by Mike Ewall (November 21, 1995)
When one first conceives of creating another human, one must put in considerable thought and commitment, wait nine months, and spend the next 18 years dedicated to that investment. When one decides to create a corporation, one may hire a lawyer, fill out some papers and, almost instantly, create an immortal entity with more rights than humans. One can also choose to kill this entity without consequence and create a new one if things don’t go the right way. In doing so, debts and liability can be eliminated, while profits can be transferred.
In East Liverpool, Ohio, home of the world’s largest commercial hazardous waste incinerator, 48 separate corporate entities were used in the illegal creation of this environmental atrocity. Entities named Waste Technologies Inc. and Waste Technologies, Inc. (notice the comma) and Waste Technologies (Ohio), Inc. were all separate entities. Some were being incorporated in one city while others were being disbanded in other locations. There can only be one reason for this corporate behavior. Known mafia ties and political connections all the way up to the White House may have had something to do with it. In essence, this is a liability escape mechanism.
Corporations didn’t used to be allowed to own other corporations. Today, you’ll sometimes see commercial advertising for Dorito’s (with Taco Bell advertising embedded in the commercial by having the logo visible on the bag of chips), followed by Pizza Hut (courtesy of Rush Limbaugh), followed by KFC, and then followed by Pepsi. The unsuspecting viewer would never imagine that the same company just advertised at them 5 times in a row (PepsiCo owns all of the above companies).
Corporations with extensive criminal histories will start new subsidiaries in order to look like they have no violations because government officials will often just look at the history of the corporation they’re dealing with, not the parent company. Sometimes it works in reverse. In effect, this is like saying “well, my hand killed that person, but I didn’t.” More commonly, we’re talking about criminals with “clean new hands,” though.
Some of these corporations own the mass media. Ownership of media outlets has been consolidating rapidly over the years. When Ben Bagdikian first wrote his book Media Monopoly in 1983, he observed that only 50 corporations controlled the majority of all media in daily newspapers, magazines, television, books, and motion pictures. When his book was republished in 1990, that number was halved to 23. Now the estimate is in the low teens. There are over 25,000 media outlets in the United States, yet the control over the content (via ownership) is governed by this small elite.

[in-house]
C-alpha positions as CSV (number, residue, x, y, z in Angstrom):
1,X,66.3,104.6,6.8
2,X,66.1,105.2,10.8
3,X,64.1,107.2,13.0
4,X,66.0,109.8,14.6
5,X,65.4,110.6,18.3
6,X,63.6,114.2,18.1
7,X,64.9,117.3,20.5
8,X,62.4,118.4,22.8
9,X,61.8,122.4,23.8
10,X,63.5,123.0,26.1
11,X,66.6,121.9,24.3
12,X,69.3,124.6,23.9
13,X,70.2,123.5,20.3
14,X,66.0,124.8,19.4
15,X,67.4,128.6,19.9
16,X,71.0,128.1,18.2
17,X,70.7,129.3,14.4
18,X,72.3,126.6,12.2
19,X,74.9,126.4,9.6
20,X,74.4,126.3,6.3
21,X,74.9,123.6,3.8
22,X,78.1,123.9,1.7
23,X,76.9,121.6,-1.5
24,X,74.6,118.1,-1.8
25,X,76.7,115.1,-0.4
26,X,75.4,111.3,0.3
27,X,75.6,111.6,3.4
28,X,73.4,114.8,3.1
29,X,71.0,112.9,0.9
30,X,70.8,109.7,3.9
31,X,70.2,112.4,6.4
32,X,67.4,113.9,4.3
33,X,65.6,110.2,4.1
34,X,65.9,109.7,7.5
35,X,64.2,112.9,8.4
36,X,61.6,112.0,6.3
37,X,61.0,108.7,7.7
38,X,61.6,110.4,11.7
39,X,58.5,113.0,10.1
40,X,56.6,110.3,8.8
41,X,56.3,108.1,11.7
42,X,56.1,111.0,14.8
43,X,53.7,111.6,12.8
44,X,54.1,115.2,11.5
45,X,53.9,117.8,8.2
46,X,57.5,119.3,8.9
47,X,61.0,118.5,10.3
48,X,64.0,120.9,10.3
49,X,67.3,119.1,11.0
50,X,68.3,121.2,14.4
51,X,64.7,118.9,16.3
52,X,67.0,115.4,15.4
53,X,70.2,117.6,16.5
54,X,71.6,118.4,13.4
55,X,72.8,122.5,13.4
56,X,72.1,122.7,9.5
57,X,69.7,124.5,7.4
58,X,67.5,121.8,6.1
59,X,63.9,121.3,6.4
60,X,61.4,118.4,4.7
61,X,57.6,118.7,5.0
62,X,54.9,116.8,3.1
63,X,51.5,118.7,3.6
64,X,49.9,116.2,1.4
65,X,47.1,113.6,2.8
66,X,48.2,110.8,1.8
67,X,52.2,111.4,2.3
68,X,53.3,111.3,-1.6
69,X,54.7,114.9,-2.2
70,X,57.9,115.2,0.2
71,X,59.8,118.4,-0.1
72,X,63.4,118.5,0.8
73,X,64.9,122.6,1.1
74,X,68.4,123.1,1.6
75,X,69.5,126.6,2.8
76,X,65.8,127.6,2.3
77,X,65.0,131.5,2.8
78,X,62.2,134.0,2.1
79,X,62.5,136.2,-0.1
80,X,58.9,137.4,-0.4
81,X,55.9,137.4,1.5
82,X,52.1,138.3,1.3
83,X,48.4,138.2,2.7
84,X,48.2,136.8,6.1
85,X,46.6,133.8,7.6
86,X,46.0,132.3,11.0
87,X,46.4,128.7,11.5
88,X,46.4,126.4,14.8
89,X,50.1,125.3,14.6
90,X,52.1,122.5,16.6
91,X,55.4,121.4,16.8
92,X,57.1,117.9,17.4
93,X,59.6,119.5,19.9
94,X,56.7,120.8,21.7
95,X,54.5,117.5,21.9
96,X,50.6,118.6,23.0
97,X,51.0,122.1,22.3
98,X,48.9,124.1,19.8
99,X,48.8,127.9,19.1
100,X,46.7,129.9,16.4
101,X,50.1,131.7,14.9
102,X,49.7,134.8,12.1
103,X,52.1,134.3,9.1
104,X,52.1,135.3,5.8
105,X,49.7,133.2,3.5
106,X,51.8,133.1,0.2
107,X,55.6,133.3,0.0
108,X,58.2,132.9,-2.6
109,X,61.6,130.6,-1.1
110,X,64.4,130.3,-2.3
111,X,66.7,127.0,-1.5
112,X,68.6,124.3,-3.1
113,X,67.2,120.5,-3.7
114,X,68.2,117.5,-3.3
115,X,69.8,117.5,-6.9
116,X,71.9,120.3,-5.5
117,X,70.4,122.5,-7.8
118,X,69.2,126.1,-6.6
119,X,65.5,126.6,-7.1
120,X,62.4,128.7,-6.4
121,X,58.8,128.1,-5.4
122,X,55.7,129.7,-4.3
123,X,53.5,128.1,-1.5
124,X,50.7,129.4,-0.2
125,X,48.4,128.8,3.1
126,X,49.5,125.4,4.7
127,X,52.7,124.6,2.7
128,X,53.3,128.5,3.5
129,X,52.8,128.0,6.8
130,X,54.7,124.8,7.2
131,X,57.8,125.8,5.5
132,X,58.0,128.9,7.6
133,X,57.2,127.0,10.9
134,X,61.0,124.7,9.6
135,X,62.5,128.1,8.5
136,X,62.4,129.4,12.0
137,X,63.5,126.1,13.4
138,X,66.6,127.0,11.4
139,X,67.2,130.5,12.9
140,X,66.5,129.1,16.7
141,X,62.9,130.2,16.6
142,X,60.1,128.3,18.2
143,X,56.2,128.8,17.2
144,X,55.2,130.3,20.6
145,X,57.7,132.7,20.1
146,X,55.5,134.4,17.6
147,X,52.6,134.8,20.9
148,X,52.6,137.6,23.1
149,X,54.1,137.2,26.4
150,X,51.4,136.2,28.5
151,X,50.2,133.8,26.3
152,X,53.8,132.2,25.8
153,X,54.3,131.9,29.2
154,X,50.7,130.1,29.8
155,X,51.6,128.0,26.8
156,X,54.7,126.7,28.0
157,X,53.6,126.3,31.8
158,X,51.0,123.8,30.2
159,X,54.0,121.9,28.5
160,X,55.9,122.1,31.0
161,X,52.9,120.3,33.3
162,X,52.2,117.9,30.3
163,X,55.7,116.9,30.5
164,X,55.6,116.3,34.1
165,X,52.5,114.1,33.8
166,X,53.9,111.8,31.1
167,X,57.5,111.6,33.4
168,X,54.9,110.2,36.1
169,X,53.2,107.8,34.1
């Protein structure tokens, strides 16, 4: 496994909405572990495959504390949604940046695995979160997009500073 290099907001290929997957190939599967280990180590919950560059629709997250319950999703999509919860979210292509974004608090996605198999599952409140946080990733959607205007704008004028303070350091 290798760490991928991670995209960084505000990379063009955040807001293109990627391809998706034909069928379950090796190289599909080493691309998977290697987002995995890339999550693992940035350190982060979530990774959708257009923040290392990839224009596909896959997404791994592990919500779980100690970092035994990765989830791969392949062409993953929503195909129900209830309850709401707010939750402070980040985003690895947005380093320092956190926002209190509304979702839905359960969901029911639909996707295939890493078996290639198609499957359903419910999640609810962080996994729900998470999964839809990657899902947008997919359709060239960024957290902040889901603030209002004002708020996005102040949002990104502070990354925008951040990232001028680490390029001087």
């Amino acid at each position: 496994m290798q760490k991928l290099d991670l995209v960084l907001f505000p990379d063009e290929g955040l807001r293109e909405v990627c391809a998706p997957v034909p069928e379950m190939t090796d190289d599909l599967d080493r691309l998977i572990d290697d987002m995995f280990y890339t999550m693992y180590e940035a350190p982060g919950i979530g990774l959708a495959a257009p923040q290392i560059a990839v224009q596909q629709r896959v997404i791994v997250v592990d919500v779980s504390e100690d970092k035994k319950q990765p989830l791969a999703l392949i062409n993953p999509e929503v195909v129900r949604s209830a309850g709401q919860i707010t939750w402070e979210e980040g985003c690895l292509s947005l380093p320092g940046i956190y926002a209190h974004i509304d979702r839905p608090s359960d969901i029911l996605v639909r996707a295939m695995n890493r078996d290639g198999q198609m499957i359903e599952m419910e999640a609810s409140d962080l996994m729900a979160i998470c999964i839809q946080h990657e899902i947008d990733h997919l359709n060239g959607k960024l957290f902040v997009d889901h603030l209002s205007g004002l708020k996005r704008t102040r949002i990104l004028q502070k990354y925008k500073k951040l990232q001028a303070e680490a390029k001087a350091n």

At one time any single corporation could own no more than 7 AM stations, 7 FM stations and 7 broadcast stations, according to a 1953 law. This was known as the “rule of 7s.” This was the case until 1985, when that limit was increased to 12 of each, even though the rules were being broken and went unenforced. Westinghouse owned 15 broadcast stations when the limits were still 12. In 1994, the limits got bumped up to 20 AM stations, 20 FM stations and 12 broadcast stations. An additional stipulation demanded that no one corporation could own a newspaper and a broadcast station in the same town. Corporations had two years to divest from any such cross-ownerships. Gannett is violating this law.
In the summer of 1995, Congress increased that limit to infinity. Attempts to amend such a bill in the Senate to cap ownership off at 50 each were defeated. Any single corporation now legally has the right to own up to 35% of all media outlets in the country, allowing as few as 3 corporations to own the mass media as we know it. Given that the existing rules aren’t being followed and that corporations often have cross-linked boards of directors, control of the media could become even more centralized than a mere 3 corporations.
Without even waiting for this Telecommunications “Reform” Bill (complete with Internet censorship amendment) to become law, criminal corporations went ahead, prematurely pouncing on TV stations, eager to consolidate their hold on the mass media. Disney bought Capital Cities’ ABC. Westinghouse swallowed up CBS the next day. Add this to the fact that GE bought NBC in 1986 and you might notice that 2 of the 3 primary TV stations are owned by military defense contractors who build nuclear weapons, nuclear reactors and incinerators, dump massive amounts of toxic and nuclear waste and defraud our government, while poisoning their workers.
“Editor & Publisher” (Jan 16, 1993) reported that virtually all 150 newspaper editors in a 1992 Marquette University study acknowledged interference by advertisers. 93% of editors said advertisers tried to influence the content of their newspaper articles. 71% of editors said advertisers tried to kill certain stories outright. And 37% of editors were honest enough to admit that they actually had succumbed to this advertiser pressure. More than half (55%) said there was pressure from within their own newspaper to write or tailor news stories to please advertisers.
A recent anonymous survey of Society of American Business Editors and Writers found that 75% were aware of growing pressure by advertisers to influence the content of their sections. 45% of the respondents admitted that this pressure has influenced their editorial decisions. So much for “unbiased” dissemination of factual information, an essential basis for the efficient market hypothesis we hear so much about.